It has been a short, gluttonous week and the OPU is thrilled at the illusion of two weekends packed into one week, thanks to the festive midweek break, courtesy Eid and Ganpati. We had barely recovered from Janmashtami and there, more festivals!
I love festivals. I love the fact that we have them, I love the fact that they allow us, even if for a brief while, to be people that we are not — sociable, optimistic, cheery, dressy, gregarious, often gluttonous.
I guess festivals have changed meaning for me, somewhat when I got married, but more so after I had a baby. Prior to that, I spent a good part of the decade eluding them, for they meant meeting the extended family (some of the time) and being asked when I was going to settle down (all of the time).
Things changed rapidly after marriage. I became ‘That girl who did a fabulous job of her career and only settled when she met the right guy’.
After the baby, I became ‘That girl who gave up a brilliant career to be a mother.” Bravo! I was scoring. I was now a chief guest at all festivals. Random people call me over to their houses. “Bring your husband.” “Bring the baby.” They demand. My existence seemed to be legitimised by my fertility.
But when I think about the cultural bankruptcy we are heading towards, I am grateful for festivals — in a strange way, it helps us stay connected with who we are and where we come from. Think about this. Most of us marry outside our communities, few of us think in our mother-tongue and almost none of us can read or write it, except if its a language taught in school. We live in nuclear families, we speak in English at home, we have friends who speak English too, and some of us also take pride in the fact that we have English-speaking nannies. We seldom wear traditional clothes and our children wear them only to fancy-dress competitions.
Sometimes, we are unclear what to tell our children about our faith, our rituals, our traditions, because it feels shallow to preach what we do not practice. And most of the times, we cannot seem to decide what language to speak in with our children. Look at me. My mother-tongue is Tamil, but it is a language I speak in only with my mother. Ideally, I’d like Re to learn it, but with all the white noise of English and Hindi around him, I am still finding it tough to get two words of Tamil into his vocabulary.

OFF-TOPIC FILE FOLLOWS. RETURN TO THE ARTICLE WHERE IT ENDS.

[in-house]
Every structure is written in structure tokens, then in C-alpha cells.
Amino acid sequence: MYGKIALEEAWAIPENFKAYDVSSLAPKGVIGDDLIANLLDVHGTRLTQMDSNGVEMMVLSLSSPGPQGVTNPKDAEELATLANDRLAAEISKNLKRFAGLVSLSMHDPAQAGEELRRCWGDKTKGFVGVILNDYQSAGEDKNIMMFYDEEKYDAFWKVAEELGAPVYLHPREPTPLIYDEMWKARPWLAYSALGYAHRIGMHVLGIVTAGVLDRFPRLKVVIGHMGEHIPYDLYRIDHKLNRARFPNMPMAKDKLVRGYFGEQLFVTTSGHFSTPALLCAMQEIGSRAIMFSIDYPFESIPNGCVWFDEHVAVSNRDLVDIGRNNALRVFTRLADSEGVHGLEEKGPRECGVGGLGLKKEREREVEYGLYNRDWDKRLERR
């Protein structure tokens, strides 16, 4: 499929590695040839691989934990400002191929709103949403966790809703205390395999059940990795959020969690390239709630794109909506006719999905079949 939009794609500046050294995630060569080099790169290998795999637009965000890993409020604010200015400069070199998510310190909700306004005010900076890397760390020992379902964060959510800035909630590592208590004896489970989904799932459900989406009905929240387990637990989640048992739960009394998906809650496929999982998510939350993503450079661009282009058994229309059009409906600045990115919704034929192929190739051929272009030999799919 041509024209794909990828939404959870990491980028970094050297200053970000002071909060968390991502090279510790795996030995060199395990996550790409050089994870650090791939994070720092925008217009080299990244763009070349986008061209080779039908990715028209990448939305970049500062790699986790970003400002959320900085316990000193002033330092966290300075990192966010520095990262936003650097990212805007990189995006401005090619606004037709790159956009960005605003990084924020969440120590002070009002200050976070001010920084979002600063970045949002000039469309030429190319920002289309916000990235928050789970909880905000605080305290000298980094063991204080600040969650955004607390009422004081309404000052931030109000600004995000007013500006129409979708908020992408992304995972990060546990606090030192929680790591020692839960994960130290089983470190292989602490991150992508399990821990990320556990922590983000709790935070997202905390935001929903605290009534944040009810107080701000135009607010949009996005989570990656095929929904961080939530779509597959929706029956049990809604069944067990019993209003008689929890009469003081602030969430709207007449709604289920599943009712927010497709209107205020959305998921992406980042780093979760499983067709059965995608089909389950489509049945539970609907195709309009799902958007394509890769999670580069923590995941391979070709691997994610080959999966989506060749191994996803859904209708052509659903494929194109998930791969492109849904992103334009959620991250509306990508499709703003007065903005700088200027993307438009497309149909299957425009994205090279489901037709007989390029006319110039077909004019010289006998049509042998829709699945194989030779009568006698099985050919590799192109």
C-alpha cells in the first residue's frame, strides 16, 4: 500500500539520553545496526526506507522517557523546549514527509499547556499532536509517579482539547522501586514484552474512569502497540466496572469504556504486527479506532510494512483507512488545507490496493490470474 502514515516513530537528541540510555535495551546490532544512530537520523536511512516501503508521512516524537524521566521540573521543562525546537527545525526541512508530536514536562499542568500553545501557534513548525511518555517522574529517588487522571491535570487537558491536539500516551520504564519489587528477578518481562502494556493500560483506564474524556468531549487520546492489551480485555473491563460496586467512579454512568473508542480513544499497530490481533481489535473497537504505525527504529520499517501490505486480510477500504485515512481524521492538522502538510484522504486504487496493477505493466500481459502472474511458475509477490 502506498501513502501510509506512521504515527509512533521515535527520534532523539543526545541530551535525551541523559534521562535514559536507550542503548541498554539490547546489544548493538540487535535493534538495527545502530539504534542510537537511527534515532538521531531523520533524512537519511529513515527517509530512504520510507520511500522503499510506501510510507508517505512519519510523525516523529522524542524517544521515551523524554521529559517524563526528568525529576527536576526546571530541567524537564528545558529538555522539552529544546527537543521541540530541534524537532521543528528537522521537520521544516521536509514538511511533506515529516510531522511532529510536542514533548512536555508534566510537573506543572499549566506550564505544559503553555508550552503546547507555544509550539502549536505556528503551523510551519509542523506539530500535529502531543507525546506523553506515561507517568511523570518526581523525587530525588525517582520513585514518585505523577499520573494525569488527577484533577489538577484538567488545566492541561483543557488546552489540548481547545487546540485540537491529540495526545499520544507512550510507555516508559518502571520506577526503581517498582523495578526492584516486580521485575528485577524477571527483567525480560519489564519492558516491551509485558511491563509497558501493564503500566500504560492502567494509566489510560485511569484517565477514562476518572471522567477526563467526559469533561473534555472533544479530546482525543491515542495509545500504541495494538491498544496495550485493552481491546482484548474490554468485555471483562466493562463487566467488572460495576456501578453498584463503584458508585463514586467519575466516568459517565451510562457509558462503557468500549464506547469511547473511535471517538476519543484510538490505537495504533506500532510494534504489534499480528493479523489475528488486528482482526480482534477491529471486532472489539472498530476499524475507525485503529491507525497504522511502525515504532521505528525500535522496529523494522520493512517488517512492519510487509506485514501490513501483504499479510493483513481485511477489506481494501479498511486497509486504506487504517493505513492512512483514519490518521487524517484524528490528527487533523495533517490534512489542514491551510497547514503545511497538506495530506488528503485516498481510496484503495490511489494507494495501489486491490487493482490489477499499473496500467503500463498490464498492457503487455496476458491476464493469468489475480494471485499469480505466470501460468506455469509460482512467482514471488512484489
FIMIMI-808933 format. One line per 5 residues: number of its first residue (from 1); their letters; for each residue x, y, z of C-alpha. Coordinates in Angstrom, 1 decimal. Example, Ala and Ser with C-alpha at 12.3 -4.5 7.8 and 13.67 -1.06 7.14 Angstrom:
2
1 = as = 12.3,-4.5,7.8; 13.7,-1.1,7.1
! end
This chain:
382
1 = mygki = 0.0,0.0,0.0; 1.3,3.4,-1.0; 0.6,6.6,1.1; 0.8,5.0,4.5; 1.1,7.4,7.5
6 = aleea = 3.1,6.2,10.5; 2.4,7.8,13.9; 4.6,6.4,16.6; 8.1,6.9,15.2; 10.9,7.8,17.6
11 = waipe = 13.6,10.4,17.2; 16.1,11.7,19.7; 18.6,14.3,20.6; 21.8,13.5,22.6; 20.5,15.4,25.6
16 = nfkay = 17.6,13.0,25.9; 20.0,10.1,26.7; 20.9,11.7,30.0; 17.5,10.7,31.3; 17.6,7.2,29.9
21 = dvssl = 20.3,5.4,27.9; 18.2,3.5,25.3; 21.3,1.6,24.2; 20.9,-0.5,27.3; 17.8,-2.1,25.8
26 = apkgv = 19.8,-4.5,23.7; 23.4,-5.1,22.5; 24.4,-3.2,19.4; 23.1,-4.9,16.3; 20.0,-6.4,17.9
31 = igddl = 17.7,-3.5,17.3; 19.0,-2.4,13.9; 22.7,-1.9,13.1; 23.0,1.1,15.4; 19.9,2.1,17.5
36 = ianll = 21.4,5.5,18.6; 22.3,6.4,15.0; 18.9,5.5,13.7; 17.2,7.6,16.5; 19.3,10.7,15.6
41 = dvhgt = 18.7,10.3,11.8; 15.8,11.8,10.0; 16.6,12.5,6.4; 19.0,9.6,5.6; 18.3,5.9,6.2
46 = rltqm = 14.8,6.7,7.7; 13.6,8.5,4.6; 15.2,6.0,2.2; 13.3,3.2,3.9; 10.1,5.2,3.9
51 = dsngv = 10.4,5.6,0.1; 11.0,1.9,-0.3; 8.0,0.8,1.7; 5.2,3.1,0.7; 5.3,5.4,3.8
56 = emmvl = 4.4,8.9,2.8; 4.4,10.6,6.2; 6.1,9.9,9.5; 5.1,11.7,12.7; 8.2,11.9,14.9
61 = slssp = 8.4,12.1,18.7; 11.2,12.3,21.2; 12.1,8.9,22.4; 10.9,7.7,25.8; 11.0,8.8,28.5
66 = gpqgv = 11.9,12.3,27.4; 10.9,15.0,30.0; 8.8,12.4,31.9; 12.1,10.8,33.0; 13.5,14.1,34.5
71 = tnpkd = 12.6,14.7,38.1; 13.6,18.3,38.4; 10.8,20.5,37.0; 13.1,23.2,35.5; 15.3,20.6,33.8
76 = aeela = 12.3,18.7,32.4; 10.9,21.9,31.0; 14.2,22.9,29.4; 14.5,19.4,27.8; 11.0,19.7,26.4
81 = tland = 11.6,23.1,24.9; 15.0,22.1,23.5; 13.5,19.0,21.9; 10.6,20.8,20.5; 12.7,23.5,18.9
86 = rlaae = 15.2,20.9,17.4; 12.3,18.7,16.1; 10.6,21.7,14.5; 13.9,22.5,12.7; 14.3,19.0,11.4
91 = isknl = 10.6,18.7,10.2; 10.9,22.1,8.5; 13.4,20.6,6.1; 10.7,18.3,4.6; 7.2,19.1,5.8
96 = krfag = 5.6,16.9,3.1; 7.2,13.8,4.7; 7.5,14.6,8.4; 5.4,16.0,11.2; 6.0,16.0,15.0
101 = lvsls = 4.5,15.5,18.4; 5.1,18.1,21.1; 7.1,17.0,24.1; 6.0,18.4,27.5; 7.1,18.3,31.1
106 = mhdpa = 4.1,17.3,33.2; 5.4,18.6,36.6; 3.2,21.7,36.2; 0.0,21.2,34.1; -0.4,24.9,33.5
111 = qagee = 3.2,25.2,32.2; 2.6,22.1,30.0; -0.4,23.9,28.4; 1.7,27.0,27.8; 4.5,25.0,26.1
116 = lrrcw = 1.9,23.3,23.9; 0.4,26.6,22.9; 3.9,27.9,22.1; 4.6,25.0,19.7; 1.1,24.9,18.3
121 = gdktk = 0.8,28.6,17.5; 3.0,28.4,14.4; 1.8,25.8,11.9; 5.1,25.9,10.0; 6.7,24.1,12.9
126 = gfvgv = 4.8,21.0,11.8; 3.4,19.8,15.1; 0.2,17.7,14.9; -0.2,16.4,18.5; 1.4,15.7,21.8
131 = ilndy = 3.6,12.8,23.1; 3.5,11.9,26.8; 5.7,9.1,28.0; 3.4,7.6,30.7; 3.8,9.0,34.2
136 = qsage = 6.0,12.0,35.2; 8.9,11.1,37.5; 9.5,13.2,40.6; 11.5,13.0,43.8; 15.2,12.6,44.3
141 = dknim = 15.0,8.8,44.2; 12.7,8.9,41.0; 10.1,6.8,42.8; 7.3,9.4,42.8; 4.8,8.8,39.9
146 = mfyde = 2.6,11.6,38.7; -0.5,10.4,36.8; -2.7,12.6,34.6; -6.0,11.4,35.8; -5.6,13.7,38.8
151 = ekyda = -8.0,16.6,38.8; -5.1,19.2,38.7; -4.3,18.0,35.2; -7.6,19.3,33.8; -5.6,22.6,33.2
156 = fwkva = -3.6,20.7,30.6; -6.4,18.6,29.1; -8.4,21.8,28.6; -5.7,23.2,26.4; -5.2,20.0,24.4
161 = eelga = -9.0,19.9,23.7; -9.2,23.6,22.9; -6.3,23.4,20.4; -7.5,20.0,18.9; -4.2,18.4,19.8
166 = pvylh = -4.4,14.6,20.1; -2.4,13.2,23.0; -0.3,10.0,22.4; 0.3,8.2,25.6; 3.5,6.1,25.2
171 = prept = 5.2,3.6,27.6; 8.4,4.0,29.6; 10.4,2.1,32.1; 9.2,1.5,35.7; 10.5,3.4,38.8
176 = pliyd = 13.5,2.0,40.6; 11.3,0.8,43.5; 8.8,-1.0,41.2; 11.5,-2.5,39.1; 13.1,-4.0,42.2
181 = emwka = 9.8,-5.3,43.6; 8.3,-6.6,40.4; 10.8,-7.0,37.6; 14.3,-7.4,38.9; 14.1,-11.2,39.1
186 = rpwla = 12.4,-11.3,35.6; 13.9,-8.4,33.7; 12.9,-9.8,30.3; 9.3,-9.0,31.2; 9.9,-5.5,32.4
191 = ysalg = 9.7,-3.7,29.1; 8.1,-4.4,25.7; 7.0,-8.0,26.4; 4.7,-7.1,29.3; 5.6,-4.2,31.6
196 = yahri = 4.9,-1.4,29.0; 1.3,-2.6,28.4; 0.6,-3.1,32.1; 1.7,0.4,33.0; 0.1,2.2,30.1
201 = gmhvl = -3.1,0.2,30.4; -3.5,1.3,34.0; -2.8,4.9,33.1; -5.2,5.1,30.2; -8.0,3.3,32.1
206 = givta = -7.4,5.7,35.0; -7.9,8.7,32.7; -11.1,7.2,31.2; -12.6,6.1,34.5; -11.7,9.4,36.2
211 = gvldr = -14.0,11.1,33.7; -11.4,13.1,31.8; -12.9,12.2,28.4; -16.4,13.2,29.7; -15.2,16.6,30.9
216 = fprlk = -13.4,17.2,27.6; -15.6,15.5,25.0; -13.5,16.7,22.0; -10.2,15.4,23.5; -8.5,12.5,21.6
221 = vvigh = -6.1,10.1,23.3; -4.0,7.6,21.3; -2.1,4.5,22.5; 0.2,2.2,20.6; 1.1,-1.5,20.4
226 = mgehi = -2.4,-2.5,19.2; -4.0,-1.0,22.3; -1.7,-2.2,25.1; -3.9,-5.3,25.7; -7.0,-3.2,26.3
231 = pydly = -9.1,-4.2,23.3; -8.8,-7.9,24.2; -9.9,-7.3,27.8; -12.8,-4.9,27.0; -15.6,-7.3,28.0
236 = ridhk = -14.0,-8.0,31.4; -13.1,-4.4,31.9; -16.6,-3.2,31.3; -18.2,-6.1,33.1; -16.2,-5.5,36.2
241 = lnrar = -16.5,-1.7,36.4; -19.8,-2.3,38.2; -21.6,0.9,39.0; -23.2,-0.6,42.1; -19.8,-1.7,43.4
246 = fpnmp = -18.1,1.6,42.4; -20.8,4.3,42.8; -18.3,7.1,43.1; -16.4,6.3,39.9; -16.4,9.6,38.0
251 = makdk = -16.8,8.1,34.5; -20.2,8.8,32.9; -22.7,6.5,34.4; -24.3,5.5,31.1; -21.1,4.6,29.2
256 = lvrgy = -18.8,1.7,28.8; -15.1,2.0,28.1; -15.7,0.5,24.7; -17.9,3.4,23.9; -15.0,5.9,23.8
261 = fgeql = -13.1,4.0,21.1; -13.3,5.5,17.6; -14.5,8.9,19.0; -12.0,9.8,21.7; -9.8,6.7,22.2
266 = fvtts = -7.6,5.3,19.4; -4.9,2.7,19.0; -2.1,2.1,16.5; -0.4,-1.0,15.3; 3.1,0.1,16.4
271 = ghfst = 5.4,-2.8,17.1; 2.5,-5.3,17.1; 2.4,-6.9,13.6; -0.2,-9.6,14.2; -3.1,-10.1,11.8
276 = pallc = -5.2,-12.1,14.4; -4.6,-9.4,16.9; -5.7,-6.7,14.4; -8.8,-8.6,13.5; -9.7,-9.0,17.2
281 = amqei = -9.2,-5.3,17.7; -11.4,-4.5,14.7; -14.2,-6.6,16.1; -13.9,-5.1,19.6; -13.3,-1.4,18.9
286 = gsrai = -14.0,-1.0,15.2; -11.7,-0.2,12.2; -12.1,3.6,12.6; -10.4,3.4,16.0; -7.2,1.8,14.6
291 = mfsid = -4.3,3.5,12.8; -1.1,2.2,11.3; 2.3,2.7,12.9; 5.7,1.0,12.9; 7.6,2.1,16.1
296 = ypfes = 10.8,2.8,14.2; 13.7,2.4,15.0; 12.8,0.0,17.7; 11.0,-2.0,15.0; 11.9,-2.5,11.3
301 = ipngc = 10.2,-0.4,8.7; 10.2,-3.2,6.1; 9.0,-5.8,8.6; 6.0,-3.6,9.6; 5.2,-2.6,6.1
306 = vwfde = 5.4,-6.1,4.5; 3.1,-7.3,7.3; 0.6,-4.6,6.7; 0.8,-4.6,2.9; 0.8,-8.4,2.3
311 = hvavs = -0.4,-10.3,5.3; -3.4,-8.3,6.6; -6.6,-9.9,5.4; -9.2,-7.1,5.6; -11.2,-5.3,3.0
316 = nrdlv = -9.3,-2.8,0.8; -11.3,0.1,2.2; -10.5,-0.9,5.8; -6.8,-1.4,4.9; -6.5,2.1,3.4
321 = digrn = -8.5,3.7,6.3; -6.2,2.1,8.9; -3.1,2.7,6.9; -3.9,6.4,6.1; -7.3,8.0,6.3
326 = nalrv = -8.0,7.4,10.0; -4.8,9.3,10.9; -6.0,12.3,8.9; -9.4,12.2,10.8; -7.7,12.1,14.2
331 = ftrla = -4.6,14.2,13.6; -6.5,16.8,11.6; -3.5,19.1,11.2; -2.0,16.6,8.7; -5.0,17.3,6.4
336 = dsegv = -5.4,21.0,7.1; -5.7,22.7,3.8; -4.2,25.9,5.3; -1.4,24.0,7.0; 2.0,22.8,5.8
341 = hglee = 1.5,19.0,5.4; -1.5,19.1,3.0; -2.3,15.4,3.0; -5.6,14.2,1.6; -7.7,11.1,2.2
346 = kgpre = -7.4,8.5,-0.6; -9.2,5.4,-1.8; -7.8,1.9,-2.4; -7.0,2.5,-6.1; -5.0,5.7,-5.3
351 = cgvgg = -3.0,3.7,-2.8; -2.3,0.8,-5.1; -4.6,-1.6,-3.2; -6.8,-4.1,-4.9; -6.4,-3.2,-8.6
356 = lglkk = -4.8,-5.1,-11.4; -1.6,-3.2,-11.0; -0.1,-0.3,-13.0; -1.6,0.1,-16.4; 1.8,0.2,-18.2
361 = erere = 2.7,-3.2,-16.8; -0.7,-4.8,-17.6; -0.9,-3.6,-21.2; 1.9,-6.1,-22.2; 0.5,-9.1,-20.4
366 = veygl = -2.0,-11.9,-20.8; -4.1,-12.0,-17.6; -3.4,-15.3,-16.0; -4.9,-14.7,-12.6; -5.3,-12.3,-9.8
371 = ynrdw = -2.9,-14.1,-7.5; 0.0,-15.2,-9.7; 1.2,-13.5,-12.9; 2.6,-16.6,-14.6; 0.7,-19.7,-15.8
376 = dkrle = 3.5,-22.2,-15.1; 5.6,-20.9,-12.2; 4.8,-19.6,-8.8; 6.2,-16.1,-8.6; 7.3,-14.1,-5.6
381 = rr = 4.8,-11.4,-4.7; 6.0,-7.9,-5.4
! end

The fact is, we didn’t grow up this way. And I don’t believe in all that peer-pressure crap. Sure, some of our children go to posh schools where Halloween is a big deal. But my point is, it is our job to make Janmashtami as big a deal.
The OPU grew up as a diplo-brat, cut off from his own roots till the age of 25. Even today, he knows festivals from the holidays he gets at work. He knows rakhi, because his sister sends him a summons. He knows Holi because it’s party time. But he knows Diwali, Dushhera, Vishu, Kartik Poornima, Pongal, Ganesh Chaturthi, Gokulashtami, Onam, because in my family, festivals are about food. And I am okay with the symbolism. It makes it tangible for me.
So it’s up to me, I figured. Up to me to gather all I can from my mother, so that I can pass some on to my son. I may never be able to put out such a platter of goodies at every festival like she does, but I can start somewhere. I am finally ready for it.
When I got married, I wanted my own little rangoli outside my house for Diwali, my own little star, my own lights. I started small, but it felt good. I am getting there. I also started getting a Christmas tree home. It was my way of inculcating Re into a tradition that was the beginning of things to come.
Next year, I plan to start Ganpati. Perhaps one day, Re will come home from school, and from the aromas in the kitchen, he will be able to tell what festival it is. Or is that wishful thinking?